Why should the ‘Citizen of the World’ polar circumnavigation matter to you?

Our Flying Thru Life company and community mission of “One Planet One People One Plane” is for the benefit of every person on the planet, including you. Our primary goal is to show a divided world that we are all connected. Just as our flight will connect the two places on the planet where peace actually exists—the South Pole and the North Pole—our vision and intention are to connect all people in between through a shared adventure that includes deeper peace and Oneness.

One of our Flying Thru Life core beliefs is that humans are already united in so many ways that we often forget about in our busy, fragmented lives. One of our commitments is to be a living example of all these connections as “citizens of the world” and explore new ways to expand and deepen these relationships. Here are a few examples of the ways we are already connected:

Technology

With the proliferation of new technology our vast world is fast becoming one large community regardless of the desire of some to maintain separation. Things like the internet, where we exchange emails across the planet almost instantly; our global economy, where products from different countries line our shelves; or the planetary communication system with 66 Iridium NEXT satellites that now encircles our planet and is a key component of the Citizen of the World polar circumnavigation flight.

Transportation

People are now moving between states and countries with less expense, greater ease, and increased dedication to reducing carbon emissions. Airline travel between countries has become more efficient and available to the masses. Inexpensive airfares can get you from the U.S. to almost any other point on the planet. Movement through the European Union no longer requires a passport. While there may be nationalistic political efforts to keep people from entering certain countries, there is an equal effort on the part of global citizens to keep travel open between borders.

The Environment

The issues that affect “our” world are now global, including greenhouse gases, pollution, disease, and nuclear proliferation. It is clear that the resolution of these issues will require a collective effort and that no single player or country can do it all alone. We must all come together as members of planet Earth in our vision for the future of our planet and for our role as humans and stewards of the earth and all of its living beings.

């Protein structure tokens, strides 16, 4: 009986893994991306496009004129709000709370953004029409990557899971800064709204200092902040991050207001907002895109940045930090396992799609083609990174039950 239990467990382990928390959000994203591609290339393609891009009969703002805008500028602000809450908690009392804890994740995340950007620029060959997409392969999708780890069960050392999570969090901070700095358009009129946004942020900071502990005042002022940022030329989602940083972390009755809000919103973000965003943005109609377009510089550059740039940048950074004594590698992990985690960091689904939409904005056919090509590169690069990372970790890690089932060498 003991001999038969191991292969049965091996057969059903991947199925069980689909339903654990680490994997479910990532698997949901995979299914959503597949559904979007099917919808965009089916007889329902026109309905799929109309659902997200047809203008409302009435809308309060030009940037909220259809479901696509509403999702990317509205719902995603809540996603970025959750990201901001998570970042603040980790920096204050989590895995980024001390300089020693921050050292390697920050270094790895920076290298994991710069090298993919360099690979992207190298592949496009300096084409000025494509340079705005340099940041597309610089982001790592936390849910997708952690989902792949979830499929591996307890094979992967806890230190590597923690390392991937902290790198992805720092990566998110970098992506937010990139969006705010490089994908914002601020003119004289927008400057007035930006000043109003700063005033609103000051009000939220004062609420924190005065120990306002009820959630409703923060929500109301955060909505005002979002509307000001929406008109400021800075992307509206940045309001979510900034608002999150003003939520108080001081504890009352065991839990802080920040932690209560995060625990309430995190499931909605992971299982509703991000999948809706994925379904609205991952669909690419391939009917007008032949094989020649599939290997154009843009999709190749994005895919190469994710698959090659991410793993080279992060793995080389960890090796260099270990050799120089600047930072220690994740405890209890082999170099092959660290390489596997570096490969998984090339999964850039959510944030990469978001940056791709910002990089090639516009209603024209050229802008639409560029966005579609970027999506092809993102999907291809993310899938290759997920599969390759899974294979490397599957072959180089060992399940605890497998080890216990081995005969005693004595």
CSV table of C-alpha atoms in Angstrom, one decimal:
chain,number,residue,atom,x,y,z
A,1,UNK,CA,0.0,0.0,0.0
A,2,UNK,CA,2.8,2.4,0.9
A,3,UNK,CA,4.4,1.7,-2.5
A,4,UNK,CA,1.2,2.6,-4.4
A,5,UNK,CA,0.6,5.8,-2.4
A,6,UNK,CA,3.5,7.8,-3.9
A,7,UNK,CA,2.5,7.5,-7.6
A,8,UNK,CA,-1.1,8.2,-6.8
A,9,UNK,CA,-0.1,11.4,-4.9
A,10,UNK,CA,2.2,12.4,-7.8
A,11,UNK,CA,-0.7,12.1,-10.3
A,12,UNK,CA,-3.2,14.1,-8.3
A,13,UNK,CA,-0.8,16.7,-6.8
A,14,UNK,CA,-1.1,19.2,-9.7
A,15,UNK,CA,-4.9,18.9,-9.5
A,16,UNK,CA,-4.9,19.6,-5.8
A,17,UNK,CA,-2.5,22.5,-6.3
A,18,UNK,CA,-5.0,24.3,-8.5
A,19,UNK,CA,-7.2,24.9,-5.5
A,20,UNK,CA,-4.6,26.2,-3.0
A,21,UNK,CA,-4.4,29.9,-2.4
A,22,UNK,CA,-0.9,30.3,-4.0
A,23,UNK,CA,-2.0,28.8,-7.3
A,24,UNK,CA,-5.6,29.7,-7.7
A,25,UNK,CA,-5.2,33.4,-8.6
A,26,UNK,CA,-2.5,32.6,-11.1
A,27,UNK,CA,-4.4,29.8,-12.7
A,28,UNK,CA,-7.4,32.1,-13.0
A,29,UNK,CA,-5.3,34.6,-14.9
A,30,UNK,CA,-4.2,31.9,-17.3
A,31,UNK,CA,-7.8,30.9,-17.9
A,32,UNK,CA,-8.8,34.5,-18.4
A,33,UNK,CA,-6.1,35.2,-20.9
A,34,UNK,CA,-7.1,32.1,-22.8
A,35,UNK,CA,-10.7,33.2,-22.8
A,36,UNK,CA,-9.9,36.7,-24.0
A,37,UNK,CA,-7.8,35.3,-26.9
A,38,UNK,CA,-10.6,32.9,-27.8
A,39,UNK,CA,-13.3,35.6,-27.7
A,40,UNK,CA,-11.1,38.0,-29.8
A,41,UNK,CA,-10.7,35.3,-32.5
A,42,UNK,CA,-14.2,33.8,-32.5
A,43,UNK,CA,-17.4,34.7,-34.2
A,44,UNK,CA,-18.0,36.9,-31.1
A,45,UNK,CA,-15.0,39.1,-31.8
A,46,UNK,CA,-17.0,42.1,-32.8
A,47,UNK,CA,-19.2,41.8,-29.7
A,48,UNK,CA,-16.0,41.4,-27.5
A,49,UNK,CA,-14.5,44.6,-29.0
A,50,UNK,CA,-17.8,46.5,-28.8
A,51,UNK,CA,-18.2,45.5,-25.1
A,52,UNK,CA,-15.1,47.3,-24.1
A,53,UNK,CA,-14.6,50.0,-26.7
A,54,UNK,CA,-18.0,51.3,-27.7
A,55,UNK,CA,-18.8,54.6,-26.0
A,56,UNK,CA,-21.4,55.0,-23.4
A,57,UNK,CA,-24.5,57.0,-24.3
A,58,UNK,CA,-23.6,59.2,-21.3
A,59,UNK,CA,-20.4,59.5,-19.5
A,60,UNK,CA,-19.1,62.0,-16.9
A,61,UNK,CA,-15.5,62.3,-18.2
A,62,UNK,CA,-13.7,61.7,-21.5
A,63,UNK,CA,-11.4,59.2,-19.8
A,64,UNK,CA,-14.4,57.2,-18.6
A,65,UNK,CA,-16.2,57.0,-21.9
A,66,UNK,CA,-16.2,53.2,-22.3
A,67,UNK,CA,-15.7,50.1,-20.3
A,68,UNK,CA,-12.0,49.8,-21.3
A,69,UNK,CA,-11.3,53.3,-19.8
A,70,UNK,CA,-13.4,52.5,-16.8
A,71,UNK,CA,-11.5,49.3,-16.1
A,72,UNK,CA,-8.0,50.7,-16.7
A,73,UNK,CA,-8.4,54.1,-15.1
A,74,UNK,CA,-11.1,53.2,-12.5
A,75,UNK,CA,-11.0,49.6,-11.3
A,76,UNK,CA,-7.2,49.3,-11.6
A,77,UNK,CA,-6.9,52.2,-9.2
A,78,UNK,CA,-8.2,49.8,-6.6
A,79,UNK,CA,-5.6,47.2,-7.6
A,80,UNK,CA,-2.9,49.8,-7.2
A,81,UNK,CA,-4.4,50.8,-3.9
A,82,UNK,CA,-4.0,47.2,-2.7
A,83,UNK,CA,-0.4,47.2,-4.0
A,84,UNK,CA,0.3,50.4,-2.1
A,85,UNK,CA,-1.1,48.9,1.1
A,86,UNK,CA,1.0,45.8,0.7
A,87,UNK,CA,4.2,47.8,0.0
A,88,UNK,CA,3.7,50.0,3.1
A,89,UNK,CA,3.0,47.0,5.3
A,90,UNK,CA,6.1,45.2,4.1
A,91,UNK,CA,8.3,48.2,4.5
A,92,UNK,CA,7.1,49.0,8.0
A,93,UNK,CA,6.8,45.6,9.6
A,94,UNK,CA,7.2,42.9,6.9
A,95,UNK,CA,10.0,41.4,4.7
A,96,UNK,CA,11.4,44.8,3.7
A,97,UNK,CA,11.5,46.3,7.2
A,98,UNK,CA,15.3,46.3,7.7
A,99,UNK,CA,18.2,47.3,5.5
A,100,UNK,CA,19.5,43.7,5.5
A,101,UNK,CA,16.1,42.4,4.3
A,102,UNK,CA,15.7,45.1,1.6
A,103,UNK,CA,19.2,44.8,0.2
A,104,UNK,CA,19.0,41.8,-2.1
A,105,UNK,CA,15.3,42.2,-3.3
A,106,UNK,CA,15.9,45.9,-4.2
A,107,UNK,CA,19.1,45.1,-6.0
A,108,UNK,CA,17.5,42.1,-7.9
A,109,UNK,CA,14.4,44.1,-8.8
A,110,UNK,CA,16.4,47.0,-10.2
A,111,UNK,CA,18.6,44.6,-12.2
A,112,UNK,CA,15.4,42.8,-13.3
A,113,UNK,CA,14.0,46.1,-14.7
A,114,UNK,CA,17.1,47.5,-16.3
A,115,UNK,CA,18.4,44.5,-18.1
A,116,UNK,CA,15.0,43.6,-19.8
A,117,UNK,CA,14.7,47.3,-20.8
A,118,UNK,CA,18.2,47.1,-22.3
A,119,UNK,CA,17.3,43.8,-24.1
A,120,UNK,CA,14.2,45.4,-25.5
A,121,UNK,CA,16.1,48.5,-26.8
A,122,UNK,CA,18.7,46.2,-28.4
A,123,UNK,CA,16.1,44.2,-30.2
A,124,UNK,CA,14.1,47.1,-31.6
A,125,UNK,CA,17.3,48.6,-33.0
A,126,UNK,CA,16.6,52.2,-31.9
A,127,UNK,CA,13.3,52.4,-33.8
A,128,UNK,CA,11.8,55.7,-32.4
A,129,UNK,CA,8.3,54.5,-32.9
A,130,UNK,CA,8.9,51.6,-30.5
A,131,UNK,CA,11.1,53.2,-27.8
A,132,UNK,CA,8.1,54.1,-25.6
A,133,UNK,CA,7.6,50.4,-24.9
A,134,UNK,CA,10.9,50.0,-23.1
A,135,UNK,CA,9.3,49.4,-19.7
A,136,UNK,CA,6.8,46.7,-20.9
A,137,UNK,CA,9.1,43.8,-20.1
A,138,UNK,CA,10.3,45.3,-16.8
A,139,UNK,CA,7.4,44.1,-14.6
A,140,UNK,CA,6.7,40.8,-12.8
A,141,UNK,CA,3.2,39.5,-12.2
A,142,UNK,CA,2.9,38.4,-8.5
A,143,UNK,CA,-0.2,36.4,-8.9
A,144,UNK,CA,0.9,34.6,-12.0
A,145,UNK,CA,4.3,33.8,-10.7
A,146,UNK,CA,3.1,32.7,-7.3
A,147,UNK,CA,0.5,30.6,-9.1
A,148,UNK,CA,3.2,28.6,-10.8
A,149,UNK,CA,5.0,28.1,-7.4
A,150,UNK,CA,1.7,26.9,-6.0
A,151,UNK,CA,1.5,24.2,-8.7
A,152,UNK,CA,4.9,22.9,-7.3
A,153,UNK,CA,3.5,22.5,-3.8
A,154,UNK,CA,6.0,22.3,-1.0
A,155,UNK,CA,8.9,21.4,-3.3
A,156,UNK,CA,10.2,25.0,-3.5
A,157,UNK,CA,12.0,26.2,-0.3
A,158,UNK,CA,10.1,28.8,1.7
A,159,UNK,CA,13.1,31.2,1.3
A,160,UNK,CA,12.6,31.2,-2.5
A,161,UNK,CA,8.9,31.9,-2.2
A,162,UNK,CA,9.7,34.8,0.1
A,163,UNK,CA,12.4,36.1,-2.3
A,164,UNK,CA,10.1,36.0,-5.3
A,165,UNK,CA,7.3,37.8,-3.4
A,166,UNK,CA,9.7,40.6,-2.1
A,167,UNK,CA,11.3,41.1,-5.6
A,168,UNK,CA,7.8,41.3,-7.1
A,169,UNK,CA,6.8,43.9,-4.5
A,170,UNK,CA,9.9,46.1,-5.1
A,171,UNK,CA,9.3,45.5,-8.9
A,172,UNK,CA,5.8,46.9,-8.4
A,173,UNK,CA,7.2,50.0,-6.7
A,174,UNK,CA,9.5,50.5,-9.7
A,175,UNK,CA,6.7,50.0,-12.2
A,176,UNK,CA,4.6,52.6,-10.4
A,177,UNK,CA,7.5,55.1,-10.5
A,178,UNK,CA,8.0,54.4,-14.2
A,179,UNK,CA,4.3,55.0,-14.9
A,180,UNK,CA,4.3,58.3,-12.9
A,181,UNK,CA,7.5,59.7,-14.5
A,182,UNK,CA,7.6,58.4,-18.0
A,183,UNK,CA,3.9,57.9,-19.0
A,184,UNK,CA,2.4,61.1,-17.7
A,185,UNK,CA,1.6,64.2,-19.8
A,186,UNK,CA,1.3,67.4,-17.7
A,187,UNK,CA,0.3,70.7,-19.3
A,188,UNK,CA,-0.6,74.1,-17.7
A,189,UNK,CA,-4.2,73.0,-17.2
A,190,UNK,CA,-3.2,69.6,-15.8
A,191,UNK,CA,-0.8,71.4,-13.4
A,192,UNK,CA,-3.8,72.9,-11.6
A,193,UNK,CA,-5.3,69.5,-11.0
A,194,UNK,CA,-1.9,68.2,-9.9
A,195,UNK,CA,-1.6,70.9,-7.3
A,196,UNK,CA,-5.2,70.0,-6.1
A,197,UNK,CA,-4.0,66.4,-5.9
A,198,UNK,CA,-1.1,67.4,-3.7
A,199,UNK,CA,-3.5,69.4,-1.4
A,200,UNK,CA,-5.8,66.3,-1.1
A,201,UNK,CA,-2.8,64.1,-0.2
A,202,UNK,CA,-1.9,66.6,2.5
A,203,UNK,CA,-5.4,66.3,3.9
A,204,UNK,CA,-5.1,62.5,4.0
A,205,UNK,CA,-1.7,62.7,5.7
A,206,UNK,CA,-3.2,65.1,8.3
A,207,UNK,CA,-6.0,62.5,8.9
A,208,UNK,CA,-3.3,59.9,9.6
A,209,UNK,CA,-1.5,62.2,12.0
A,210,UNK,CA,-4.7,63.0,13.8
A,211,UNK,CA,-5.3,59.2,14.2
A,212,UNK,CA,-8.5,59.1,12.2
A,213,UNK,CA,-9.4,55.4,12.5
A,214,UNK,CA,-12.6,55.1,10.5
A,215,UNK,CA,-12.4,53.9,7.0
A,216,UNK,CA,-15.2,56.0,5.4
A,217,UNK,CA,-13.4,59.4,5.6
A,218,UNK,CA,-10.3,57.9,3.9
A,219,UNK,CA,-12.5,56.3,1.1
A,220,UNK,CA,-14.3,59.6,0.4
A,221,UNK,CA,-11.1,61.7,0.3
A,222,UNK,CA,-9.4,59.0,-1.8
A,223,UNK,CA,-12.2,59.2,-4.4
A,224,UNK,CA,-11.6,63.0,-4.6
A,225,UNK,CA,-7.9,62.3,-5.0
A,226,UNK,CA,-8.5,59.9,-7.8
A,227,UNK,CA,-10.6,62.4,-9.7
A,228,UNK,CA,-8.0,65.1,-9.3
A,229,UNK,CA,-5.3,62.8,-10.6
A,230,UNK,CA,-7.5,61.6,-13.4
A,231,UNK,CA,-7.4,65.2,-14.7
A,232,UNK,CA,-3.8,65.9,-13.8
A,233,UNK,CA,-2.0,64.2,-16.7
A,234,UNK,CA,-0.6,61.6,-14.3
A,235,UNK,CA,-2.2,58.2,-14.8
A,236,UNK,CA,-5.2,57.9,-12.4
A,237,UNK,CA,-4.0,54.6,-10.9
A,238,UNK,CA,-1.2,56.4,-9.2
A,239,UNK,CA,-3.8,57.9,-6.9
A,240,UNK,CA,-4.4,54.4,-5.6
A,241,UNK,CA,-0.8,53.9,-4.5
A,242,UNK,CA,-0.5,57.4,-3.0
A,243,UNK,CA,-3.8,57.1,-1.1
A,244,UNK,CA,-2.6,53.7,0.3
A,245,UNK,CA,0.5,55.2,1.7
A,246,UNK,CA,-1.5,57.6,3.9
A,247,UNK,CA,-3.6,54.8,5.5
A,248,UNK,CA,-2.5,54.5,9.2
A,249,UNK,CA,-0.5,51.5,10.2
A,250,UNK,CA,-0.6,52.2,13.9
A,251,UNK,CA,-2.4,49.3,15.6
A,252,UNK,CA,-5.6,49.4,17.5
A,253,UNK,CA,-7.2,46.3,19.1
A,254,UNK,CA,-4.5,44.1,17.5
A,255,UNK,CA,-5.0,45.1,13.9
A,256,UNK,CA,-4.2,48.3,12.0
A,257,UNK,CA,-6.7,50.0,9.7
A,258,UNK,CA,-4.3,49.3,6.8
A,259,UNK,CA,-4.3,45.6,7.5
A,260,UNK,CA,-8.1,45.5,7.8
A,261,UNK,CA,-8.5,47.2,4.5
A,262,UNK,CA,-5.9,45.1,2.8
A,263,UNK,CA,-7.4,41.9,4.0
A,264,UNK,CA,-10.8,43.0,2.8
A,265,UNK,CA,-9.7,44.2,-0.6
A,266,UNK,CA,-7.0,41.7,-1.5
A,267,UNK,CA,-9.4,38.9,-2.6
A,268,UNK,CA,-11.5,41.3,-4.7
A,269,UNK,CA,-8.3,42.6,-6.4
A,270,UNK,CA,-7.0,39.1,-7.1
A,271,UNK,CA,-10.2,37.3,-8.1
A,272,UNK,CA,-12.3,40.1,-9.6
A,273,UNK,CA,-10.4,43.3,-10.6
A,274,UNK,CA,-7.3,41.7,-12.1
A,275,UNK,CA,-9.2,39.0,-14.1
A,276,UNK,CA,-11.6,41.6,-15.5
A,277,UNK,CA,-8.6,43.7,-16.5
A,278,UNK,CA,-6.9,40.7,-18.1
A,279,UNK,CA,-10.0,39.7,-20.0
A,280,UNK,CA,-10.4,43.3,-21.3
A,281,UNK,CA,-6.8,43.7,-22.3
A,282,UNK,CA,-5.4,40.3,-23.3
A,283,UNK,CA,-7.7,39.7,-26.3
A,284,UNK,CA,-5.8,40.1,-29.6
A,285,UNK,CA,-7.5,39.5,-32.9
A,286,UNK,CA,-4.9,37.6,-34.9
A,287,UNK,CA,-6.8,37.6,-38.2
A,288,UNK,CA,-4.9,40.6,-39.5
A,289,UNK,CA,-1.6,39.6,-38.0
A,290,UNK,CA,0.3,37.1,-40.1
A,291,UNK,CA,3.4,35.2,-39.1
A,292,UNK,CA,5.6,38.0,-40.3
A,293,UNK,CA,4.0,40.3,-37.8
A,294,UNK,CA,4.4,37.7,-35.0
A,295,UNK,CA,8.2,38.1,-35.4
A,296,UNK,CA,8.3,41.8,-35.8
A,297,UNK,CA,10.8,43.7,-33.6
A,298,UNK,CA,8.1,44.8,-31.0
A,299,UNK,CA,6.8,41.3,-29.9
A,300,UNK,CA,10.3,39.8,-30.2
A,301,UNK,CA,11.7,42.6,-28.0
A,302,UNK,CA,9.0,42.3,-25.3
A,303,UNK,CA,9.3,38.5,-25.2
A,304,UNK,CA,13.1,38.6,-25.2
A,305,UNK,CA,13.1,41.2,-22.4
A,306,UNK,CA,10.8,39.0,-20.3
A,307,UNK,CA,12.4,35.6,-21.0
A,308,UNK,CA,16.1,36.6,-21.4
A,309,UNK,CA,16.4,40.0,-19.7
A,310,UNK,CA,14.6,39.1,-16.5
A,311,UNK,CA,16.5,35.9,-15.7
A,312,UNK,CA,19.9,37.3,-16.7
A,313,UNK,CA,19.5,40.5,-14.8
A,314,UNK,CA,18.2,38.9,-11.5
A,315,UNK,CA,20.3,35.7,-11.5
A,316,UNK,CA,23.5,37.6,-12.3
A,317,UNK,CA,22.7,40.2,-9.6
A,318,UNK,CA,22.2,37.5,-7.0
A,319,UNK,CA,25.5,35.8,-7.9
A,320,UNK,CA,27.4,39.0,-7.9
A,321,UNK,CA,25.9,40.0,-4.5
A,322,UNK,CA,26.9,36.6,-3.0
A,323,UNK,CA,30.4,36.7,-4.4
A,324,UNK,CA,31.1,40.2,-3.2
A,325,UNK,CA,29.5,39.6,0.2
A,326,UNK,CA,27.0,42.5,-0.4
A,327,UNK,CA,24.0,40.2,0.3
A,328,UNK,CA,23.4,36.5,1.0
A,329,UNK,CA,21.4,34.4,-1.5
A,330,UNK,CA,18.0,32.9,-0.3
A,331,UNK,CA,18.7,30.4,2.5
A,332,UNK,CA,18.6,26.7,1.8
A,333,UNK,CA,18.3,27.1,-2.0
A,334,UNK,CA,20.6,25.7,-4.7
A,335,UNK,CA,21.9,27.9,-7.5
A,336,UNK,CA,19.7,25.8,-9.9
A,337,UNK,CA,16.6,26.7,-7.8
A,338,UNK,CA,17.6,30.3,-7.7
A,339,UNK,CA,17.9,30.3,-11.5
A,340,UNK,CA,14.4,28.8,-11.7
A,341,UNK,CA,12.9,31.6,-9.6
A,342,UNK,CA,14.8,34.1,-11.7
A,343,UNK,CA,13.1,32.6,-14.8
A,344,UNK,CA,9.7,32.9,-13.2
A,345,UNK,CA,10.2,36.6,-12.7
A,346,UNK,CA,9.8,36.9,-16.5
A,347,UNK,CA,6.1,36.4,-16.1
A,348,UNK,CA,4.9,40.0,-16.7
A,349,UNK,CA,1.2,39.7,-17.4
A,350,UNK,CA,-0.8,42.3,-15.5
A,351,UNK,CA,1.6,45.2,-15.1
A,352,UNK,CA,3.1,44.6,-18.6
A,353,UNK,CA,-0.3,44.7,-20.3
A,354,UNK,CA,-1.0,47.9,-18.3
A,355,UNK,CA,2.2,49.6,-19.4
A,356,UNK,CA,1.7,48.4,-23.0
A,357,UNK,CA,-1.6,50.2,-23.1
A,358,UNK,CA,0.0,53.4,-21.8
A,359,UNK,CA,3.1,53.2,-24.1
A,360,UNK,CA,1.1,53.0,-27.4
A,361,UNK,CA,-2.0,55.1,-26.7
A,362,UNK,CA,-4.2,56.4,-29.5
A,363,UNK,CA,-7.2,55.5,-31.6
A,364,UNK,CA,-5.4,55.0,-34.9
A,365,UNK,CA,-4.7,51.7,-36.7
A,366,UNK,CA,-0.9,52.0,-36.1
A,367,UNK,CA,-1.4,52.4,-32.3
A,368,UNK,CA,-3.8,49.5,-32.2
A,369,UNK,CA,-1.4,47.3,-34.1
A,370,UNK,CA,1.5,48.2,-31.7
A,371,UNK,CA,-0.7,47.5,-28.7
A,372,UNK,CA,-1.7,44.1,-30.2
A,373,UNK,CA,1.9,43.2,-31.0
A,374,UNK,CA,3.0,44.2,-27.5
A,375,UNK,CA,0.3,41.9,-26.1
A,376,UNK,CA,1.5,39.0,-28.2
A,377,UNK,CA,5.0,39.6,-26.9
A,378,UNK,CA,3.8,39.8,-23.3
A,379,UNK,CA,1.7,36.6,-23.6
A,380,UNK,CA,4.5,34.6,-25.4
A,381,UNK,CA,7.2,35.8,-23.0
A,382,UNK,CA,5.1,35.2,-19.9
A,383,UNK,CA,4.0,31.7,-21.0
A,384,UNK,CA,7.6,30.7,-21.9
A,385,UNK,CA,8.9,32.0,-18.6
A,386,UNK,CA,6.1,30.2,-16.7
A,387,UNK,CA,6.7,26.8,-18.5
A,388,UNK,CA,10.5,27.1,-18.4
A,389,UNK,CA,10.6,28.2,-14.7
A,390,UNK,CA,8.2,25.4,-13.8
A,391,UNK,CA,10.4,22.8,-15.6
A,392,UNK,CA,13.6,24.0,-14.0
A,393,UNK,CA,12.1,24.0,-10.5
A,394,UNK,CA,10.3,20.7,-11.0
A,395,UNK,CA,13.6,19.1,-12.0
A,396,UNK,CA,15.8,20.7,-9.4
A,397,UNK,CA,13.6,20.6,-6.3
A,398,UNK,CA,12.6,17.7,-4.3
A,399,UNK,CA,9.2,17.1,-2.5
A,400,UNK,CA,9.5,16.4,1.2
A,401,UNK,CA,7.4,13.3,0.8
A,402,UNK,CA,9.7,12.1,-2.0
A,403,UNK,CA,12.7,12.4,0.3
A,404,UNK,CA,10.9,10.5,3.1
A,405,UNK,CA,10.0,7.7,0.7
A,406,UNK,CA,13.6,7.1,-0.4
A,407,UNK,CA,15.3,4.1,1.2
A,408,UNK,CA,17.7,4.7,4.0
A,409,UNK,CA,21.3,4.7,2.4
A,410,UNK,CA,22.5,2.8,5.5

Civilization

As the interracial connections between humans become more common with global communities, we will ultimately see the evolution of people into one race. This global citizen will be a blending of all races. Like it or not, agree with it or not, we will ultimately start to look more and more alike, reflecting the common spirit of humanity that already exists within each of us.

Origin

While there are some who question how our planet and the cosmos began, science continues to discover facts that explain how the universe originated from the Big Bang Theory. You and I and every other human being are made from the exact same cosmic stuff. “Those people” on the other side of the planet are just as much your brothers and sisters as the people in your family—just ask anyone who has discovered unknown relatives of different races through DNA testing and ancestry sites.

After visiting 120 countries prior to my 2015 circumnavigation, and another 23 countries and territories during the flight, it became clear to me that there are more similarities than differences among people. Before I set out on this journey, I defined people by their color, race, political affiliation, and socioeconomic class. But this limited perspective ignored the uniting spiritual element that is at our core and connects us all—things like our desire for health, happiness, the safety of ourselves and our families, our desire to dream and explore this beautiful planet, our home.

This polar circumnavigation of Citizen of the World has been created to highlight all the above elements and qualities, desires, and dreams; it is the common thread that joins humanity together. We are dedicated to connecting the South Pole to the North Pole and everyone in between as “citizens of the world” on a mission of One Planet, One People, One Plane: Oneness for Humanity. We invite you to join us at www.PoleToPoleFlight.com and share the journey in whatever way you feel compelled.